Private schools in Sweden 

There are a number of private schools in Sweden, known as friskolor. These schools are funded by local contributions from the home municipalities and notification, queue or registration fees may not be charged. Private schools are, however, free to accept donations.

Swedish private schools are independent and run by individuals, associations or foundations; in some cases there are groups that have formed to run several schools. Private schools are, in principle, not obliged to follow the Swedish National Syllabus. However, most private schools do follow the national curriculum.

More and more private schools are opening in Sweden and of course it means more competition, not least because parents can now choose which school they want their children to attend, and funding follows the student to their chosen school. This is good for students because the competition forces schools to perform better.

Boarding schools

Even though it is not very common, Sweden still has a few boarding schools left where students can choose to live at the school or live at home. The best-known boarding schools include the Sigtuna Foundation Grammar School of Humanities, Lundberg School and Grennaskolan

International schools in Sweden 

International schools in Sweden are primarily intended for students living in Sweden temporarily or under special circumstances, such as family ties to another country. International schools expect a yearly fee and applications need to be made by contacting the school directly.

International schools may have long waiting lists, so it’s best for parents to plan ahead and apply for a spot for their children as early as possible. Fees at international schools can cost upwards of 100,000 SEK per year.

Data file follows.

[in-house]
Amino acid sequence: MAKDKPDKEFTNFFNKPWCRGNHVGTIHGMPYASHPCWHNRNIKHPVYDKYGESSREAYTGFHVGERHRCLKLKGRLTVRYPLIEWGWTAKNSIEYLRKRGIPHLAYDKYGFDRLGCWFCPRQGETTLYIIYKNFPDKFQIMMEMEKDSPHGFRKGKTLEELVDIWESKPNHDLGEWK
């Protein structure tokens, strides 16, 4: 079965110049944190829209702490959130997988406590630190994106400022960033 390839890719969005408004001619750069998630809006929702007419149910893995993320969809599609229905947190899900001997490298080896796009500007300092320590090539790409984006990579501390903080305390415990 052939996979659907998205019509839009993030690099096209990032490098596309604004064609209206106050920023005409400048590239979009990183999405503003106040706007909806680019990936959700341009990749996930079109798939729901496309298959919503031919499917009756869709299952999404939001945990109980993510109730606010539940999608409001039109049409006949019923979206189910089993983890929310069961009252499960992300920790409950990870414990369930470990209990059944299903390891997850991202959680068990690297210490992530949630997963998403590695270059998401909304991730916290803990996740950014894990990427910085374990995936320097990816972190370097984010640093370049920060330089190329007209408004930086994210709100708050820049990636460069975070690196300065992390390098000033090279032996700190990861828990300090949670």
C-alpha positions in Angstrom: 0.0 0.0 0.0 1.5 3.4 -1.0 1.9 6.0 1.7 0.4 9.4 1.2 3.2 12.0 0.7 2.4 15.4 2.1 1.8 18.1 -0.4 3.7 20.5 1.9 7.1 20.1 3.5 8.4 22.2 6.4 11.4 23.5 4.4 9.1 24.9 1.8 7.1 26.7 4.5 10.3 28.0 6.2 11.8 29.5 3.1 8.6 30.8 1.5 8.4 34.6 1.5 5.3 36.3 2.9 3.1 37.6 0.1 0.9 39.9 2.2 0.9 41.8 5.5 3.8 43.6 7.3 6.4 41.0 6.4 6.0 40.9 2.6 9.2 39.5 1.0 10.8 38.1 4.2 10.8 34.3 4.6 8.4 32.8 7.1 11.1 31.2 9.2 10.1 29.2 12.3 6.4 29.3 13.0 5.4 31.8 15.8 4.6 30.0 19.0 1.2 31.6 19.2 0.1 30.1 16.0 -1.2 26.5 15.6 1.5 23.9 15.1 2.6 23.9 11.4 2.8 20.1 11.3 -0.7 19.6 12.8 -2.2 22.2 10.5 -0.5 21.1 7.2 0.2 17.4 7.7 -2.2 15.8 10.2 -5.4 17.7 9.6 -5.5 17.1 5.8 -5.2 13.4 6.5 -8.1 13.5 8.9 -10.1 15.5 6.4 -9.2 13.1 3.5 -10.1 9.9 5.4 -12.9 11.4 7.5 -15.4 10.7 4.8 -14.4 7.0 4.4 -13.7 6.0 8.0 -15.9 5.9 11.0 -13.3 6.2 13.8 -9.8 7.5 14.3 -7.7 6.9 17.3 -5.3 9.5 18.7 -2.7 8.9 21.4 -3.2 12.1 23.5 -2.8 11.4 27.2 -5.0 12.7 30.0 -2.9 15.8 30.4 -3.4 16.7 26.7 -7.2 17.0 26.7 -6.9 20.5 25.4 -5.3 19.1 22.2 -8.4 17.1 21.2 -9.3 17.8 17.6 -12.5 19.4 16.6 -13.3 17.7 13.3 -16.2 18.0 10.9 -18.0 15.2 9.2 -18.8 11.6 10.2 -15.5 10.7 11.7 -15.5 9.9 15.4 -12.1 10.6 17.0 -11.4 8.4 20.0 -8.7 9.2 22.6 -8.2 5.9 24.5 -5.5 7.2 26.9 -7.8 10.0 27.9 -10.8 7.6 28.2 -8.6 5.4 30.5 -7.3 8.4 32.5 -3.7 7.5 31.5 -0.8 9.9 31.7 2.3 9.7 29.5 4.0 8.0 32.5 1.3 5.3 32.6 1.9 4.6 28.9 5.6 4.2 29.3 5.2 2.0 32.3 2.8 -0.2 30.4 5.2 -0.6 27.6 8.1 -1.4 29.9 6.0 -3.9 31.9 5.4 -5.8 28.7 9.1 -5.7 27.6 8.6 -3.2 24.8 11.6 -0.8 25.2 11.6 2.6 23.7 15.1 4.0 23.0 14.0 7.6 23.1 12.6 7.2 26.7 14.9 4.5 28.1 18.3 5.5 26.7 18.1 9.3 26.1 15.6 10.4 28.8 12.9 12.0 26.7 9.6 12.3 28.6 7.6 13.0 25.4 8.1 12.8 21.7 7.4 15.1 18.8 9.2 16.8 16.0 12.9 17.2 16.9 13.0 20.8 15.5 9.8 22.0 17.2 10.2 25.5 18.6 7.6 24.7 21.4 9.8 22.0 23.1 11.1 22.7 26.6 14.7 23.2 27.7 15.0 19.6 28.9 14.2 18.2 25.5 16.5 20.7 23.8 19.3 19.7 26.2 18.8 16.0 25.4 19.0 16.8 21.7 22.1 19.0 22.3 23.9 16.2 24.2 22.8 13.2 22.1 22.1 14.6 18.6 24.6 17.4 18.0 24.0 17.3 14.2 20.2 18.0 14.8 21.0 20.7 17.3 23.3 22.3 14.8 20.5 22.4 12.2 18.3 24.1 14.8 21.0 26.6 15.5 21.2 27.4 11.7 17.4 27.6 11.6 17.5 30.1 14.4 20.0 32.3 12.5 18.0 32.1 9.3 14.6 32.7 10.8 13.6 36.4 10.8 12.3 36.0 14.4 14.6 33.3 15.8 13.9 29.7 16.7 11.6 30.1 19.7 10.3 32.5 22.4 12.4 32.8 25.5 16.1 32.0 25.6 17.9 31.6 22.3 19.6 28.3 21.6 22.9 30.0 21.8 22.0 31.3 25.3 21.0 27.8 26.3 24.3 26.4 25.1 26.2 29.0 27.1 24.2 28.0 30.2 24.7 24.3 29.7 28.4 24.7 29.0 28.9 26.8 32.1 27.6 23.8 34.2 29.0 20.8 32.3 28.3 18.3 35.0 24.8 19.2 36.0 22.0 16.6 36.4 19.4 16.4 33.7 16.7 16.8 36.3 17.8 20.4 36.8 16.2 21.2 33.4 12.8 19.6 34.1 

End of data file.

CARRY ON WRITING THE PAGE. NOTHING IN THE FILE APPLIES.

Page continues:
There are both public and private international schools in Sweden. The private schools have more flexibility than the state school system. They are able to prioritise subjects that are most relevant to international students. Children of all nationalities, including Swedish children, are welcome at most international schools.

The most prominent international schools in Stockholm include the British International School of Stockholm which follows the British curriculum, the Stockholm International School and Tanto International School, which both follow the International Baccalaureate curriculum. These schools all have classes taught in English, with Swedish language lessons forming part of the syllabus.

The following is a general list of requirements for applications to international private schools in Sweden:

  • Completed application form

  • Payment of application fee

  • Transcripts from previous schools

  • A copy of the student’s passport, identification of parents

  • Completed student medical form

  • Copy of the student's immunisation record

Other fees might apply if the children are not registered with their local municipality and do not have a Swedish personal number 

Other English-speaking schools in Sweden

Another option for expat parents who would prefer not to send their child to an international school and want them to participate in the Swedish schooling system is the Norr Stockholm School or the International English School. These schools are independent schools which follow the Swedish National Syllabus, but offer instruction in English.